U.S. Second Circuit Finds that Women Sold into Forced Marriage May Constitute a Particular Social Group
Tuesday, August 28, 2007 12:25 PM

A woman from China sought asylum, withholding and Convention Against Torture (CAT) protection based on the abuse she suffered in her forced marriage, as well as her fear that the harm would continue if she were forced tot return to China. She credibly testified that her parents sold her to be married when she was 19 years old. Her parents used the money from the sale to pay off debts. While she initially resigned herself to the impending marriage, she tried to break it off after the man who purchased her began abusing her. He threatened her, saying if she refused to marry him that he would have his uncle, a powerful local official, arrest her.  She tried to flee, by moving to another district, but he followed her. He continued to threaten her parents and ransacked their house. Six months later, she left China.  Since her departure, the man who bought her continues to harass her parents.

The immigration judge (IJ) denied asylum, withholding of removal and CAT protection. Although the IJ found her credible, the court found that the harm she experienced was not "on account of" one of the protected grounds (race, religion, nationality, political opinion, or membership in a a particular social group).  The IJ characterized the incidents as nothing more than a dispute between two families. The IJ also found that the record did not establish that the government would not protect her from the man who purchased her, despite the fact that his uncle was a powerful, government official. Lastly, the IJ also found that even if she had shown the proper nexus, she could nonetheless safely relocate to another city in China to avoid future harm, even though she had already relocated once before fleeing China for the United States. The BIA summarily affirmed.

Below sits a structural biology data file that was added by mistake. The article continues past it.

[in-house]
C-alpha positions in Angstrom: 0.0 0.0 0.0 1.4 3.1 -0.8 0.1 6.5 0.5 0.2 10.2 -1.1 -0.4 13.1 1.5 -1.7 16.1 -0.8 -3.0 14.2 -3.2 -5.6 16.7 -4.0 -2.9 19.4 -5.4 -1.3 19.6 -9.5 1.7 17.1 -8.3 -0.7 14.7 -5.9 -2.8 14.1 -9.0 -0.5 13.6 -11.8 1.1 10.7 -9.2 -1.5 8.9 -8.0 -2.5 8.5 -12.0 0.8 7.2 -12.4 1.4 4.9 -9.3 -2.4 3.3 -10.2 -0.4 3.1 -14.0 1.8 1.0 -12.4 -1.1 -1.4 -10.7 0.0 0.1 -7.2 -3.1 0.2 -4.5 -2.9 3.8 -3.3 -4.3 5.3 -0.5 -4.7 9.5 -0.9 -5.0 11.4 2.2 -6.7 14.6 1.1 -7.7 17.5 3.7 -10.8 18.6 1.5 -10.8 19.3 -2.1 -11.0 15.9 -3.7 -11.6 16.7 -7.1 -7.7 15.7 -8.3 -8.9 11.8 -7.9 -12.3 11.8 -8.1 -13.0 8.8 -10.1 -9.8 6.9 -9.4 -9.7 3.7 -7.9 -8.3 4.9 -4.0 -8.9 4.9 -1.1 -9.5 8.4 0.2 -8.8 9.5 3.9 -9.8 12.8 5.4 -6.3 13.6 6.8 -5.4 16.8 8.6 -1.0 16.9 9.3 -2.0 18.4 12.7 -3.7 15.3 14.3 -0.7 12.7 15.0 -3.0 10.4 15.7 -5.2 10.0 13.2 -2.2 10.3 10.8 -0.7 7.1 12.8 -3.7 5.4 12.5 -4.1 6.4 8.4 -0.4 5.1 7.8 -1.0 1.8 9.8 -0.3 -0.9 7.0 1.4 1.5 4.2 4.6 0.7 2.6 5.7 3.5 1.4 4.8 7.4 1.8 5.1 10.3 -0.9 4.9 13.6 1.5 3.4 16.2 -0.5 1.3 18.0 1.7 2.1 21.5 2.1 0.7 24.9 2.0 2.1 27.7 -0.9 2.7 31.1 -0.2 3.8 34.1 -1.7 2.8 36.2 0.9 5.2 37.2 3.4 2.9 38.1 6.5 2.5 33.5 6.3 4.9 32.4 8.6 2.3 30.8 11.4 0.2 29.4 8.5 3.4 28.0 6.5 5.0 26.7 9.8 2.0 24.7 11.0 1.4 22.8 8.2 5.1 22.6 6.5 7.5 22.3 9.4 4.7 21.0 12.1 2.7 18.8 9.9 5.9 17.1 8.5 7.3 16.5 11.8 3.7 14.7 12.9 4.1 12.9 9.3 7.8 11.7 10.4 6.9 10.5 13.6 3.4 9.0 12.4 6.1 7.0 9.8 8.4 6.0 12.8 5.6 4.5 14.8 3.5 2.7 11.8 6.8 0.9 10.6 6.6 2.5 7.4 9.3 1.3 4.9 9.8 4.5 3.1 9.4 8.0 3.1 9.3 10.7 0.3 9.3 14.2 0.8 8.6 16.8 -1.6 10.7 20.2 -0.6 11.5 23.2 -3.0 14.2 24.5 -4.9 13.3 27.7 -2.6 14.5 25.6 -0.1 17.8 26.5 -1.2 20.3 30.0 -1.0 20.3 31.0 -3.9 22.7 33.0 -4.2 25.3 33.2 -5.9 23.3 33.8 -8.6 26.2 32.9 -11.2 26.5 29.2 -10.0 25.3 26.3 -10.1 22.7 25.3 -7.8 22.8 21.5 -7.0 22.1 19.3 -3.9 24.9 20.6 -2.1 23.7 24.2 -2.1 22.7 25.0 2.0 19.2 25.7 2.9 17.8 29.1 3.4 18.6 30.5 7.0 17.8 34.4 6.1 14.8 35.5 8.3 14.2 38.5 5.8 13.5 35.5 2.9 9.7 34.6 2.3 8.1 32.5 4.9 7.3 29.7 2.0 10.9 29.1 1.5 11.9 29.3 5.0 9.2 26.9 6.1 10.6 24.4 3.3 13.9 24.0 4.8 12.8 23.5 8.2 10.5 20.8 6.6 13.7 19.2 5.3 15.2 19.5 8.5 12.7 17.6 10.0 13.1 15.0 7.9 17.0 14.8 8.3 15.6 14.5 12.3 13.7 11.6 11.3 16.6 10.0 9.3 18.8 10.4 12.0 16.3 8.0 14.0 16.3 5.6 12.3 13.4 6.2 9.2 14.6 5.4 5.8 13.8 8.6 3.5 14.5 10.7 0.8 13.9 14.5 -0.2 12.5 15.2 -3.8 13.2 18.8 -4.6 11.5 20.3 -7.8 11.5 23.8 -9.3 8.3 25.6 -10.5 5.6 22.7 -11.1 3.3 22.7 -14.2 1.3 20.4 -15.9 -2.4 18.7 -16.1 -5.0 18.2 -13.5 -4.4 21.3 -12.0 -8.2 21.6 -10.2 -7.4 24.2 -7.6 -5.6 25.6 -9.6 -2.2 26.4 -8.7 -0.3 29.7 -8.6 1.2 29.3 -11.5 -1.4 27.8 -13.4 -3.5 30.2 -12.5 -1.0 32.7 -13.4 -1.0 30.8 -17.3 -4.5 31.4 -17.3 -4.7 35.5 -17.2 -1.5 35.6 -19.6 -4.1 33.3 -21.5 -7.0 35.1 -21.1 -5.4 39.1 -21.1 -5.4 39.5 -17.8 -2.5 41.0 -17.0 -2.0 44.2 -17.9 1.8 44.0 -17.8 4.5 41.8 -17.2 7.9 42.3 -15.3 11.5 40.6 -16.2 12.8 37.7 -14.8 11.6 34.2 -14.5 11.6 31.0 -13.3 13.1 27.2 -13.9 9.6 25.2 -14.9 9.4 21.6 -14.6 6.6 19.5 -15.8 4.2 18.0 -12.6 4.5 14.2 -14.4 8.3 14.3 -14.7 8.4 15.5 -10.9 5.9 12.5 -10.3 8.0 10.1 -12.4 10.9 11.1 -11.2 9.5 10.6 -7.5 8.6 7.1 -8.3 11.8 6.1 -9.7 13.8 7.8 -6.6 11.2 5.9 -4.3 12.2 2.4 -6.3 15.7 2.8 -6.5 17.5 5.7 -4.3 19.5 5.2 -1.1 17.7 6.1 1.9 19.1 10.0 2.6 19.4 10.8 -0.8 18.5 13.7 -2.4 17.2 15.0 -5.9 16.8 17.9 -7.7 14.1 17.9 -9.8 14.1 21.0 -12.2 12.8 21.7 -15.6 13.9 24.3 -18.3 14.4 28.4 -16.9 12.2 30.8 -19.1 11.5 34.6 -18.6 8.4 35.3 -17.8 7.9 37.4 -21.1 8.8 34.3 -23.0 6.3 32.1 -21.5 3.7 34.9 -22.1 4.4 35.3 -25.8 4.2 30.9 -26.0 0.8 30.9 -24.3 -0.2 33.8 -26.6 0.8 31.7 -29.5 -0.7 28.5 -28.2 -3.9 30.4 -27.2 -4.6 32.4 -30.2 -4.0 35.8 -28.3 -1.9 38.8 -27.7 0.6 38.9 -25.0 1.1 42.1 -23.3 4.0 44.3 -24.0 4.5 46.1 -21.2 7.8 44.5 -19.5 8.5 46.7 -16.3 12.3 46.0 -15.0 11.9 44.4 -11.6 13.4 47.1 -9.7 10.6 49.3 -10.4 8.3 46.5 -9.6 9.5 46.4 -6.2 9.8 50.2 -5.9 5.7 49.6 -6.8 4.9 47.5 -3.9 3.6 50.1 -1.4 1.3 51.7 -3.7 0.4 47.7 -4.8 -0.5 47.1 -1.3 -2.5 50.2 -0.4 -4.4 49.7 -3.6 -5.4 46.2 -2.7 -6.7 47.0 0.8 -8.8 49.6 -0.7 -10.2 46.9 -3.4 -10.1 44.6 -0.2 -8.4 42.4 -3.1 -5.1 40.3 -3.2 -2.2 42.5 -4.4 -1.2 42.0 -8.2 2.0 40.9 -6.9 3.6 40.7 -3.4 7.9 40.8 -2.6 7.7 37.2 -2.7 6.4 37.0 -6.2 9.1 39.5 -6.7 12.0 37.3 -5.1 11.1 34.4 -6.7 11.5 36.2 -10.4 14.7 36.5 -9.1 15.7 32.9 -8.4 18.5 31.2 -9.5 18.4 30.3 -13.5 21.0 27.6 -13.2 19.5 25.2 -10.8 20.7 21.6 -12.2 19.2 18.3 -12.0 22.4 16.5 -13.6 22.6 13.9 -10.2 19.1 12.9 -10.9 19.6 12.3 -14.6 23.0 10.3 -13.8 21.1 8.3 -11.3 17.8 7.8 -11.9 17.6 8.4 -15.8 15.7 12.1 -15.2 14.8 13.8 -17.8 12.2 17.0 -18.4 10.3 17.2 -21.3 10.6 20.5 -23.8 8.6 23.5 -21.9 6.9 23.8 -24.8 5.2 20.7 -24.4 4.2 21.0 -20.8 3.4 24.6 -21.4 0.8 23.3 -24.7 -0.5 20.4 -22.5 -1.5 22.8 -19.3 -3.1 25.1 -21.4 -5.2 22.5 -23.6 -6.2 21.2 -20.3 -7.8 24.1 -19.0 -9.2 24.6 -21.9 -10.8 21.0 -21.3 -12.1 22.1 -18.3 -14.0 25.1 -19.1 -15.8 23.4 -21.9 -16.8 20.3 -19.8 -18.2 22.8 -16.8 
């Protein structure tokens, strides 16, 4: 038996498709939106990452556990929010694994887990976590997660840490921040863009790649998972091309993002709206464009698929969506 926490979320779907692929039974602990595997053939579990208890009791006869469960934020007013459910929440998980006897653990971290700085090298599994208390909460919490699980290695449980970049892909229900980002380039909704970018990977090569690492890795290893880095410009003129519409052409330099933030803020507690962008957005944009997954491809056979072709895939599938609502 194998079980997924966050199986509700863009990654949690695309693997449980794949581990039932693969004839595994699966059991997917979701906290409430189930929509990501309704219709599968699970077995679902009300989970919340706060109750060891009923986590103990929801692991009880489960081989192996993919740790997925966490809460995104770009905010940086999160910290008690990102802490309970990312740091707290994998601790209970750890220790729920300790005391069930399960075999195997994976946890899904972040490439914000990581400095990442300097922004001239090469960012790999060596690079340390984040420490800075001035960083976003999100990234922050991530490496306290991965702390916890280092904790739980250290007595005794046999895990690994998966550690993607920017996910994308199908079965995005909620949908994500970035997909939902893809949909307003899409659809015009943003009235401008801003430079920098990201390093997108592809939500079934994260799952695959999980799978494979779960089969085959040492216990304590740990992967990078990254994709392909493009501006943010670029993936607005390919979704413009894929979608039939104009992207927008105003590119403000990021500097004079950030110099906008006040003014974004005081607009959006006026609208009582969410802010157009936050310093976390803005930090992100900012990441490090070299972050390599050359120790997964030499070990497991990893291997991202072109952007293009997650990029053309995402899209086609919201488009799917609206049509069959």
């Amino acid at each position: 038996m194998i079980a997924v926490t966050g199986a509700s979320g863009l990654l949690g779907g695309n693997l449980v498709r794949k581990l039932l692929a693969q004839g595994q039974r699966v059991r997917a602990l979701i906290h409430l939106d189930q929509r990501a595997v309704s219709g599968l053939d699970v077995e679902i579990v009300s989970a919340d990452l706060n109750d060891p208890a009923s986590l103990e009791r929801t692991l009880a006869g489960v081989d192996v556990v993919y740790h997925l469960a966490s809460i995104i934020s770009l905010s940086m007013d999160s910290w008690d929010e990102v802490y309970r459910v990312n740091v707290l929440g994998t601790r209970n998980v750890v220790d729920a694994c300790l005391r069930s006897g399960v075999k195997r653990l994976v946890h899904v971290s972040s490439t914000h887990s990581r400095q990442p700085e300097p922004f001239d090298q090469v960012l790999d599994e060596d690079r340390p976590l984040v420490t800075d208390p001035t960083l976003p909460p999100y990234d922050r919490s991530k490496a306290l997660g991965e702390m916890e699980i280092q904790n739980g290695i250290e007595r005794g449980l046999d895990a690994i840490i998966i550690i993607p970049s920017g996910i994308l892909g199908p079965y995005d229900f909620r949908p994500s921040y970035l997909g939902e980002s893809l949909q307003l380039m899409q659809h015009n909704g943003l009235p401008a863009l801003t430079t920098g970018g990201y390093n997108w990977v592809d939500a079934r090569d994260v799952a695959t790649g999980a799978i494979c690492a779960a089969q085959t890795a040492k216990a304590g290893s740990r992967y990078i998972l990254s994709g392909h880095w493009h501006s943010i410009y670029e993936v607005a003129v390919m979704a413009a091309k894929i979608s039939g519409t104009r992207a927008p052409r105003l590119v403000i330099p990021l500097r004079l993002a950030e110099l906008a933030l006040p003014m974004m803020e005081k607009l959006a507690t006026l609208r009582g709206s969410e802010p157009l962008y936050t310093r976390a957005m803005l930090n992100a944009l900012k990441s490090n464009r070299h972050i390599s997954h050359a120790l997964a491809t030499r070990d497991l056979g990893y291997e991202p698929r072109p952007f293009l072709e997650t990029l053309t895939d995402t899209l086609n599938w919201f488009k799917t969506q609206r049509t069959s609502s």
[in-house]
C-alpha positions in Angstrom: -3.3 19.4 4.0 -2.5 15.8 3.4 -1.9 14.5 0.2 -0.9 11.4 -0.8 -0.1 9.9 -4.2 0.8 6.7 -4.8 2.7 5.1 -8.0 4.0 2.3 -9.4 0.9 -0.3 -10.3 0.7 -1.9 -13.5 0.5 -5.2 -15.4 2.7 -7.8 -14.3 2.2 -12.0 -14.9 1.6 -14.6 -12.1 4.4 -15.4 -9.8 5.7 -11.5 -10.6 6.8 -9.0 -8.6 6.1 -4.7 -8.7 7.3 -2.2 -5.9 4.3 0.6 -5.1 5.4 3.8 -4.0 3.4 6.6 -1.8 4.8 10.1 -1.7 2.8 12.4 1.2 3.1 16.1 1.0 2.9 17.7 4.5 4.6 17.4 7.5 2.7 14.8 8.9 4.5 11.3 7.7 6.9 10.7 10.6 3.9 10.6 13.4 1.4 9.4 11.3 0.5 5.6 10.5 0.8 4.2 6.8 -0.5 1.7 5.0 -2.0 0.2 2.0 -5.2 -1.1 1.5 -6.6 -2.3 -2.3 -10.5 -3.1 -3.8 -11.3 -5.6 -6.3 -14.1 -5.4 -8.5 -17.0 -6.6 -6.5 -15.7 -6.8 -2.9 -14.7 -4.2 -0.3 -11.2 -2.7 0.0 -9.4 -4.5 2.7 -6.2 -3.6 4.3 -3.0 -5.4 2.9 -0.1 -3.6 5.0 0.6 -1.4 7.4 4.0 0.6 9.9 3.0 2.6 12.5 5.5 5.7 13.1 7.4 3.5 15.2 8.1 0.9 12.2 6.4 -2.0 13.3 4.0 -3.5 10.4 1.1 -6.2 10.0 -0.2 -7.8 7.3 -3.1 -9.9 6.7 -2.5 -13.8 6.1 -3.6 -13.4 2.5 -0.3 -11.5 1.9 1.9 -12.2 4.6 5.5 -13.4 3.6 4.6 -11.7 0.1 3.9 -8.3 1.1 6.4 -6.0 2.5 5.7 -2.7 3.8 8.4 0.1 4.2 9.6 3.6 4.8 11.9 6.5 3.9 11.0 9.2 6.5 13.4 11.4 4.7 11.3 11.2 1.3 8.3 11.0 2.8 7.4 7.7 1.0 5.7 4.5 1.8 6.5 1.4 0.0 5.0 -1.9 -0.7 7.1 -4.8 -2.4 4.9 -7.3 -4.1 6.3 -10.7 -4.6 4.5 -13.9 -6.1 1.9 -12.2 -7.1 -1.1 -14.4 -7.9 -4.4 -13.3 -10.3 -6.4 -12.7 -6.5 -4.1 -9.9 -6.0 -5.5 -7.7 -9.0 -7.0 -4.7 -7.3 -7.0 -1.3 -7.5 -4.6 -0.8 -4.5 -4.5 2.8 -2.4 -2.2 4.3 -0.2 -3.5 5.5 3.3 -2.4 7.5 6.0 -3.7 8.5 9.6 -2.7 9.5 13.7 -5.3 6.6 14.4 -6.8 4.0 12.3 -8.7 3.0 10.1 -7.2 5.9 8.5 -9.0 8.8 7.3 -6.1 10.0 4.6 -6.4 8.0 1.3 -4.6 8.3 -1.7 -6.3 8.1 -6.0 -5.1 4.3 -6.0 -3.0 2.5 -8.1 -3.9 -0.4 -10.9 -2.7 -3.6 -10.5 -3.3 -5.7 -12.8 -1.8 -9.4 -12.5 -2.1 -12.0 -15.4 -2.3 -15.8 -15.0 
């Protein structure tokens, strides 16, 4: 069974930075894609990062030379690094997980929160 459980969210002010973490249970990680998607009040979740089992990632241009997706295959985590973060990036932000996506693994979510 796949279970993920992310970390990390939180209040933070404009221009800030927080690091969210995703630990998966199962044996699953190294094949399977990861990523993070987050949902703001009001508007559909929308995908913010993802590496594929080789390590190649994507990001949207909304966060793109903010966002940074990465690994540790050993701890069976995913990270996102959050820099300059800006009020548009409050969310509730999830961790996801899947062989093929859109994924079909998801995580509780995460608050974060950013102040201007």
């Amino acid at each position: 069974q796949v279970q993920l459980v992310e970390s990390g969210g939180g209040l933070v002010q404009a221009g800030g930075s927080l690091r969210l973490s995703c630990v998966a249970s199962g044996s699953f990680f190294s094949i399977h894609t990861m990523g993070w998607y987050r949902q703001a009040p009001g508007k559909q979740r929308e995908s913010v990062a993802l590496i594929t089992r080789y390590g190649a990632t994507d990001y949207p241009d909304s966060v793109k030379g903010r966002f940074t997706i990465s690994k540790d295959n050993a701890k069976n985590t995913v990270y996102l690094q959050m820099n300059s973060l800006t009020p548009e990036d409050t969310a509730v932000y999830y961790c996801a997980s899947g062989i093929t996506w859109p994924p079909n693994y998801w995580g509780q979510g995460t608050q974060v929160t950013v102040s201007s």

On appeal, the Second Circuit held that Petitioner had satisfied the nexus requirement by showing that she was a member of a particular social group, namely "women who have been sold into marriage (whether or not the marriage has yet taken place) and who live in a part of China where forced marriages are considered valid and enforceable." In reaching this conclusion, the court relied upon the definition of particular social group found in Matter of Acosta, 19 I. & N. Dec. 211, 233-34 (BIA 1985). The court roundly rejected the IJ's reasoning that the harm was nothing more than a dispute between two families.

The court also held that the IJ's finding that Petitioner had failed to establish that the Chinese government would not protect her lacked substantial evidence. Similarly, the Second Circuit should that the IJ's finding that she could safely relocate within China also lacked substantial evidence. Moreover, in making the finding, the IJ did not engage in the proper inquiry into the reasonableness of the relocation under 8 CFR 1208.13(b)(2)(ii).

For these reasons, the court granted the petition for review and vacated the decision by the BIA. The case was remanded  to the lower courts for further proceedings.

Compiled from: Gao v. Gonzales, 440 F.3d 62 (2d Cir. 2006)